Family offices offer promise, not salvation

Smart, less risk averse and focused on the long term, family offices have what it takes to help build agriculture into a mainstream asset class. But for it to happen, the circle needs to widen.


Smart, less risk averse and focused on the long term, family offices have what it takes to help build agriculture into a mainstream asset class. But for it to happen, the circle needs to widen.

Family offices tend to be a discreet bunch. Like family members discussing a matter important to the clan’s future, they gather behind closed doors and let little of their internal conversations leak to the outside world. This week, however, they are highly visible on our website: as we write this letter, a report on their expectations for 2017 is topping the list of our most-read stories.

That attests to the attention they receive within the agri community. Early birds to the sector, they have acted as cornerstone investors in the asset class’s first blind-pool funds. Some have since graduated to direct investing. Eric Jackson, chief executive of AMERRA-backed Pipeline Foods, recently confessed to being “blown away” by their appetite for the asset class. And they are also at the vanguard of latest trends: they have a strong appetite for tech and are pushing wealth managers to design strategies focused on sustainability.

“It also applies to foundations and endowments, but we haven’t see that as much directly. They’re working through other platforms, like outsourced CIOs,” Timothy Cunningham, president of placement agent Touchstone Group, told us this week.

Family offices are their own masters and, more often than not, that makes them suitable to invest in agri. Less set in their ways, they tend to be more curious, less risk averse and resolutely long term. Their return expectations, as far as core agri is concerned, are generally in tune with reality – mid-single-digit current cashflow returns, plus margin for asset-level improvements and a potential capital-appreciation bonus. Importantly, they have serious money: recent estimates put their wealth at $4 trillion.

It’s therefore natural to think that, as agri strives to become a more established asset class, family offices will play a prominent role. To an extent, they already have: fund managers tell us that they provide both network and insights at investor gatherings. But hopes that family offices will lift agriculture through its teen years alone need to be put in perspective.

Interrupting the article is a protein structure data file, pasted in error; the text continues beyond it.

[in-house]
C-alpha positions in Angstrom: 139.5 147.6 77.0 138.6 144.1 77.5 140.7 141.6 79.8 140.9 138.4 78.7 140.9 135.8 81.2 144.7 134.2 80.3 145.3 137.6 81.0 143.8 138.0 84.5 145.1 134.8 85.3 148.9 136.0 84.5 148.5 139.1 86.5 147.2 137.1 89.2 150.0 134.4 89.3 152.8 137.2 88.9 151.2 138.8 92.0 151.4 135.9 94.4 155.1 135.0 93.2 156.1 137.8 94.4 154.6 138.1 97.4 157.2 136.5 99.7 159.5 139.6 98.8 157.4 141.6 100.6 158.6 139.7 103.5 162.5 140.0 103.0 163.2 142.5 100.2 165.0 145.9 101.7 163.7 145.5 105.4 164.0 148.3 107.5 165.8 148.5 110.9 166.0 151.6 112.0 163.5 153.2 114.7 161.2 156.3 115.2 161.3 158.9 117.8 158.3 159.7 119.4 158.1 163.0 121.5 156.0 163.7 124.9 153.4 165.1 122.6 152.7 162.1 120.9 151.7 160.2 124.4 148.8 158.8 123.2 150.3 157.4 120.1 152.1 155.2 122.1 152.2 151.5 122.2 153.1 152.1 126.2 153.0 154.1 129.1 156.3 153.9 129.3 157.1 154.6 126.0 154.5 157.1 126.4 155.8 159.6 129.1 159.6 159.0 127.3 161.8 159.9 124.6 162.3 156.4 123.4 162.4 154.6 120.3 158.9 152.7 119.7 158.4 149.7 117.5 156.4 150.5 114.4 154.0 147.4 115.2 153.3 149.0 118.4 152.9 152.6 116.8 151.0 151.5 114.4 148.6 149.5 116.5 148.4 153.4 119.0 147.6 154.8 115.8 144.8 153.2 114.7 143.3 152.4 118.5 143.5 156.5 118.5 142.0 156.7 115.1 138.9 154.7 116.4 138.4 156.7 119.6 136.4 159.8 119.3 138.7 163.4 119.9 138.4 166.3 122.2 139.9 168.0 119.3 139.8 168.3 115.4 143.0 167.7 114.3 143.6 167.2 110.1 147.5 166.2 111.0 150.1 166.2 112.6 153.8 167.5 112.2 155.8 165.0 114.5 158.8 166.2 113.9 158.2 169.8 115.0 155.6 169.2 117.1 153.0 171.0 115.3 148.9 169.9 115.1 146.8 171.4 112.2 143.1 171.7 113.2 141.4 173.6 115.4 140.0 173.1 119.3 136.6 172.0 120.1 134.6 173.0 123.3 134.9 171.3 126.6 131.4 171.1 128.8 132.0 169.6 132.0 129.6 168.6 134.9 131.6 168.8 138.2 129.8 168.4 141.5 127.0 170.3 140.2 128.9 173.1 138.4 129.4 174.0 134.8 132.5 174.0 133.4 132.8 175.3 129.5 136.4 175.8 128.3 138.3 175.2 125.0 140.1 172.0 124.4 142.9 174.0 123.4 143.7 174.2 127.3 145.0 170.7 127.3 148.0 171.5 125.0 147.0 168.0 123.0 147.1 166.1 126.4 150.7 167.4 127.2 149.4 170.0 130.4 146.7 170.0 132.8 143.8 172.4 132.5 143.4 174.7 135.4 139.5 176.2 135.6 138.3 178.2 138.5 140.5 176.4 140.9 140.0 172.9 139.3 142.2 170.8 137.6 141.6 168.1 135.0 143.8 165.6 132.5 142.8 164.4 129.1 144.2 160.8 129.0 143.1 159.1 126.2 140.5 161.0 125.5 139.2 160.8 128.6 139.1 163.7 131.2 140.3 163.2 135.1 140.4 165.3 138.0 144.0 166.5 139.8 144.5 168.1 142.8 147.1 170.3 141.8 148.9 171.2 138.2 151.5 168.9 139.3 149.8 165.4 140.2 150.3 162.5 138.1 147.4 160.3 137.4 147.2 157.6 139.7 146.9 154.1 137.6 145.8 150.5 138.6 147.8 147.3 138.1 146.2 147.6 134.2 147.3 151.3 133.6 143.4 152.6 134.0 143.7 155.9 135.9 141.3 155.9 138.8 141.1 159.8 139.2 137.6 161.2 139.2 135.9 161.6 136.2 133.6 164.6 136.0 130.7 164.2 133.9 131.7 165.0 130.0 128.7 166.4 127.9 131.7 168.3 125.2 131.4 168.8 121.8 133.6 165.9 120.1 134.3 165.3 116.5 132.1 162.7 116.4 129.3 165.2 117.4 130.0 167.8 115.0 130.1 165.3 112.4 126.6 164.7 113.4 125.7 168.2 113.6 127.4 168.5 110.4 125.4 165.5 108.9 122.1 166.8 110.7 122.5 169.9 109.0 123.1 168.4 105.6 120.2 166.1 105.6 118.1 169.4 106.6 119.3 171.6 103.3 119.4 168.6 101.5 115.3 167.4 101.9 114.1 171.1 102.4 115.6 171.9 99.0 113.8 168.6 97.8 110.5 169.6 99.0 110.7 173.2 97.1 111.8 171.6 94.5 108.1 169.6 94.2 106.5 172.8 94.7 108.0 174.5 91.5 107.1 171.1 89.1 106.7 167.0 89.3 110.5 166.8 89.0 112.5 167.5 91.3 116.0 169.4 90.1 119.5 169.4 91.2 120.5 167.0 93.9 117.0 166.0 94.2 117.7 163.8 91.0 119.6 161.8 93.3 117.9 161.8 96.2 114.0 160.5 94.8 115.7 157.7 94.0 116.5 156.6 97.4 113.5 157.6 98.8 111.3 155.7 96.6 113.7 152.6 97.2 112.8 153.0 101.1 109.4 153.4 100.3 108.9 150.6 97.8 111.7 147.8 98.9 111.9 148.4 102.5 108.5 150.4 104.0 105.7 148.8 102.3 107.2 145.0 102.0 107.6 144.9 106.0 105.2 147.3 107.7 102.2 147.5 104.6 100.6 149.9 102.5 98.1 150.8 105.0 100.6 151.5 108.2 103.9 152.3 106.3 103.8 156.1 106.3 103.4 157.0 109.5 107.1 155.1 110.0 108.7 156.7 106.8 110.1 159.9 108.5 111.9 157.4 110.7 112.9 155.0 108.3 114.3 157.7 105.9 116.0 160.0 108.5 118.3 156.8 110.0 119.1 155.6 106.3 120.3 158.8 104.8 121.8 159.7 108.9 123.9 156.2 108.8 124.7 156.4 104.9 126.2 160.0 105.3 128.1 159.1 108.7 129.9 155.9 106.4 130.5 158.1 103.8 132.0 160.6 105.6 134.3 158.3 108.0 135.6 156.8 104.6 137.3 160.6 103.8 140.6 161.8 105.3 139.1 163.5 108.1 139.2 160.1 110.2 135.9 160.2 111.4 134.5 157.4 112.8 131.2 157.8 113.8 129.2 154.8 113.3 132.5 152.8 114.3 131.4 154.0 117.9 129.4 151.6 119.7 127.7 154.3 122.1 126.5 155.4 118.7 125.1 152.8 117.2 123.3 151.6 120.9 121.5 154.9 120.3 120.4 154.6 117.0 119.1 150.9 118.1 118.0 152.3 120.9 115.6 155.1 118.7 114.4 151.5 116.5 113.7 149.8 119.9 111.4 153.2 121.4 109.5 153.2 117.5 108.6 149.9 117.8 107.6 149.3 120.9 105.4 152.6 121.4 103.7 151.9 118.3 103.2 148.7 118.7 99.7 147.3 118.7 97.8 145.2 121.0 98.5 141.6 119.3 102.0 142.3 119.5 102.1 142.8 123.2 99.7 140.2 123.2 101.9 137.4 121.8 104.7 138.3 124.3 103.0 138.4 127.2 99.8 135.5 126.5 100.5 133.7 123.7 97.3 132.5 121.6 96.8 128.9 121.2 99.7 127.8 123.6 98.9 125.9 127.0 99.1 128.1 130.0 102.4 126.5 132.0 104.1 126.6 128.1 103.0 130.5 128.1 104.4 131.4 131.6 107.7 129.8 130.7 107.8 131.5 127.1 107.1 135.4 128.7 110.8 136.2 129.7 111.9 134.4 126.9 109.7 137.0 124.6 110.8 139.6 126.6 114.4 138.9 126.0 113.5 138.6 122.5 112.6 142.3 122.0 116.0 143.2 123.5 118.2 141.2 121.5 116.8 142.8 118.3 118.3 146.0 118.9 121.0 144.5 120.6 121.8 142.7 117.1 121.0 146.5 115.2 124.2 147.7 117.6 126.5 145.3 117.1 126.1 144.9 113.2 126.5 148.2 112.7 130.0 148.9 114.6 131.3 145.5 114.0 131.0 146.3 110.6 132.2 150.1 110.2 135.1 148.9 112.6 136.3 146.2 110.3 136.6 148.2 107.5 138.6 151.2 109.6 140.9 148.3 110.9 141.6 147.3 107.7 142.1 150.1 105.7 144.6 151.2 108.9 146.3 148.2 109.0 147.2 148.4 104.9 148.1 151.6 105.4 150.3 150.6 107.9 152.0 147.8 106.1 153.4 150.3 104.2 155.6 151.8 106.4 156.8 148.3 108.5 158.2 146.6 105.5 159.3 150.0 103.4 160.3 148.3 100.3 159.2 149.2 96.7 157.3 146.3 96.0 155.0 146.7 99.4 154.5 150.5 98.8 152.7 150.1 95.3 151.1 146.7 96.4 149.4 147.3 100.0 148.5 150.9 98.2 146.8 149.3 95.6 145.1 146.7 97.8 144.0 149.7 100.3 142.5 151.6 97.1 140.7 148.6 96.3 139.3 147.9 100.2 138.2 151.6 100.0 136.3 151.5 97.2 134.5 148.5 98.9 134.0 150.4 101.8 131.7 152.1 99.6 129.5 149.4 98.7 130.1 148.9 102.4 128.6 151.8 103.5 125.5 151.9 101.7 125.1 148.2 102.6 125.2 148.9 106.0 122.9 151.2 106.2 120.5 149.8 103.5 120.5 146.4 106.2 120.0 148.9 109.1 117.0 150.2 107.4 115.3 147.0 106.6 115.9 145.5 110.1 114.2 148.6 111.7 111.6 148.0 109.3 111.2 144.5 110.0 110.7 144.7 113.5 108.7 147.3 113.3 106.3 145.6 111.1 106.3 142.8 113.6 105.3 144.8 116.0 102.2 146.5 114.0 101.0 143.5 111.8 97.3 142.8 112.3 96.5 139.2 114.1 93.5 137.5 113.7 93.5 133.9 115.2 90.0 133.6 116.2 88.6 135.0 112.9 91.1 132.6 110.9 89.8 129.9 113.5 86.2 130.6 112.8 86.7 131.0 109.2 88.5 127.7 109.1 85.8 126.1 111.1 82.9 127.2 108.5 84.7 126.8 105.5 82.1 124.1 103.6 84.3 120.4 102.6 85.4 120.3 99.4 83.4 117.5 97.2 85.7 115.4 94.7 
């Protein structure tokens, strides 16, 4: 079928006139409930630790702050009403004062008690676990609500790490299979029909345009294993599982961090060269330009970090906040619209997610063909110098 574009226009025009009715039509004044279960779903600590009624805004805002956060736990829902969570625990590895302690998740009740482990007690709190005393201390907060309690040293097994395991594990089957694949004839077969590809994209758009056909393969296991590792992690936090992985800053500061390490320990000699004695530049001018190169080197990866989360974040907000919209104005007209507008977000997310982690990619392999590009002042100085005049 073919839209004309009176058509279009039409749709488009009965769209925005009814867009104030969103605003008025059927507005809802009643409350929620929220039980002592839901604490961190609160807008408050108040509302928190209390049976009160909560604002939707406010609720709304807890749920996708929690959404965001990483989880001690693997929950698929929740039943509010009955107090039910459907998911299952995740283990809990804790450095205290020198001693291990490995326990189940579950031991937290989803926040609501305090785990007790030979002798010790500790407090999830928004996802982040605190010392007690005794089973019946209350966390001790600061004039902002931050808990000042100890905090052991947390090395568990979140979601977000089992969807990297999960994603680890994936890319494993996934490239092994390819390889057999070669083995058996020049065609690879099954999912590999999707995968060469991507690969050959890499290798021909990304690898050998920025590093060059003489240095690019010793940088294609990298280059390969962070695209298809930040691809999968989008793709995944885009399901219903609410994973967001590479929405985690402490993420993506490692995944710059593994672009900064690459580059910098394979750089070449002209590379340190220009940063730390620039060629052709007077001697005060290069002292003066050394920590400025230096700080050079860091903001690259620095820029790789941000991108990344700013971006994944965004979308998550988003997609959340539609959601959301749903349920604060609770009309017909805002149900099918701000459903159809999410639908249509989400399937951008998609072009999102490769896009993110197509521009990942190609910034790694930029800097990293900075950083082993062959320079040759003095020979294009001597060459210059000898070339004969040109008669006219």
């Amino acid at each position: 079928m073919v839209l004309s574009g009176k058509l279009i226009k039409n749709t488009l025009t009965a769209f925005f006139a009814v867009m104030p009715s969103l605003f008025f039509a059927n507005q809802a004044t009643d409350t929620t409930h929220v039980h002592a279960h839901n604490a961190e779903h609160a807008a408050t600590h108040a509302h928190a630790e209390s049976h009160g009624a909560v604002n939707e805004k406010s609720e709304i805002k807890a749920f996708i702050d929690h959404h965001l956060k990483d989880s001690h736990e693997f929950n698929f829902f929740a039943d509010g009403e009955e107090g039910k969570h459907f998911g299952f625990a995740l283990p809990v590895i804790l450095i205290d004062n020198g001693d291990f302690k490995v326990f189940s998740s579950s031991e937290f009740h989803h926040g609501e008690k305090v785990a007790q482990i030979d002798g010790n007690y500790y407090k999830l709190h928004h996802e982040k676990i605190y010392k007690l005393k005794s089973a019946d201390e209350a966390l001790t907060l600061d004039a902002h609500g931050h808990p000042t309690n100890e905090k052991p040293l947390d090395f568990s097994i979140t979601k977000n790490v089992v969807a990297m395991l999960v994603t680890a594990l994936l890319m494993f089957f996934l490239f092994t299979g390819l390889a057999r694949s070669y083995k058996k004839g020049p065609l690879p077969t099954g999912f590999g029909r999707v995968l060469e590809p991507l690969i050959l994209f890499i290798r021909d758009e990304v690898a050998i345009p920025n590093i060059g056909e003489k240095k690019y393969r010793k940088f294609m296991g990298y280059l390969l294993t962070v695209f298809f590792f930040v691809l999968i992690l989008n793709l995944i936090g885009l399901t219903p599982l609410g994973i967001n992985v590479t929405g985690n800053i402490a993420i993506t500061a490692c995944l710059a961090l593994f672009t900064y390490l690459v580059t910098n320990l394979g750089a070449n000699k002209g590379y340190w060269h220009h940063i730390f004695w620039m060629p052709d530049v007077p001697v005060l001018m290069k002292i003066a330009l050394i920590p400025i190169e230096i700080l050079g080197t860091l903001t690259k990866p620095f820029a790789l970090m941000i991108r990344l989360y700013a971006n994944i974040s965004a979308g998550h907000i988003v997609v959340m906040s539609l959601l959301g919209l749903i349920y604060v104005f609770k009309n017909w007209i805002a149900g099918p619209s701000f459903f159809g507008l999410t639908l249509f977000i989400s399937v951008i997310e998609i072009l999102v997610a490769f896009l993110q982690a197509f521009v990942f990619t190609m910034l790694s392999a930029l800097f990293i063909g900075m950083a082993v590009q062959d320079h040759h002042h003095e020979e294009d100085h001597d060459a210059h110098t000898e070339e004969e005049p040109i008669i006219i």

In a recent survey of 262 family offices averaging $921 million in assets, UBS and Campden Research found that more than 90 percent of them planned to maintain or increase their allocation to the sector. The figure is encouraging, but it masks two important caveats. First, most family offices start from a rather low base: agriculture accounts for just 1.7 percent of the average portfolio covered by the report. Second, many more would rather keep their allocation as it is than boost it – just under one-fifth sit in the latter camp, compared with 70.6 percent favoring the status quo.

On balance, obviously, the survey’s message is positive. But it raises questions as to how many family offices currently not invested in agri will seek to do so in the years to come. Beyond those comfortable with the sector because of their farming, tech or agribusiness heritage, is a new wave of agri-hungry family offices in the making? Cunningham suggests the answer is nuanced.

“There are several kinds of family office investors,” he says. First, there are those who will only invest in “their own little industry.” Then there are the traditional allocators, who favor safer funds, and the opportunistic family offices, who enthusiastically seek new ideas. And finally, there are the fully fledged fund managers, who invest directly and have their own staff.

Generalizing behavior among such a diverse crowd is no easy task. Indeed, Cunningham seems unsure the category as a whole is spearheading a move in agri. He does note, however, that managers tend to like having family offices in their funds – because it attracts other family offices. “I think they are comfortable investing with each other.”

In that respect, they do not differ so much from their institutional peers. And while they’re doing a good bit to help agriculture mature, family offices should not be seen as the asset class’s sure-fire ticket to the mainstream.

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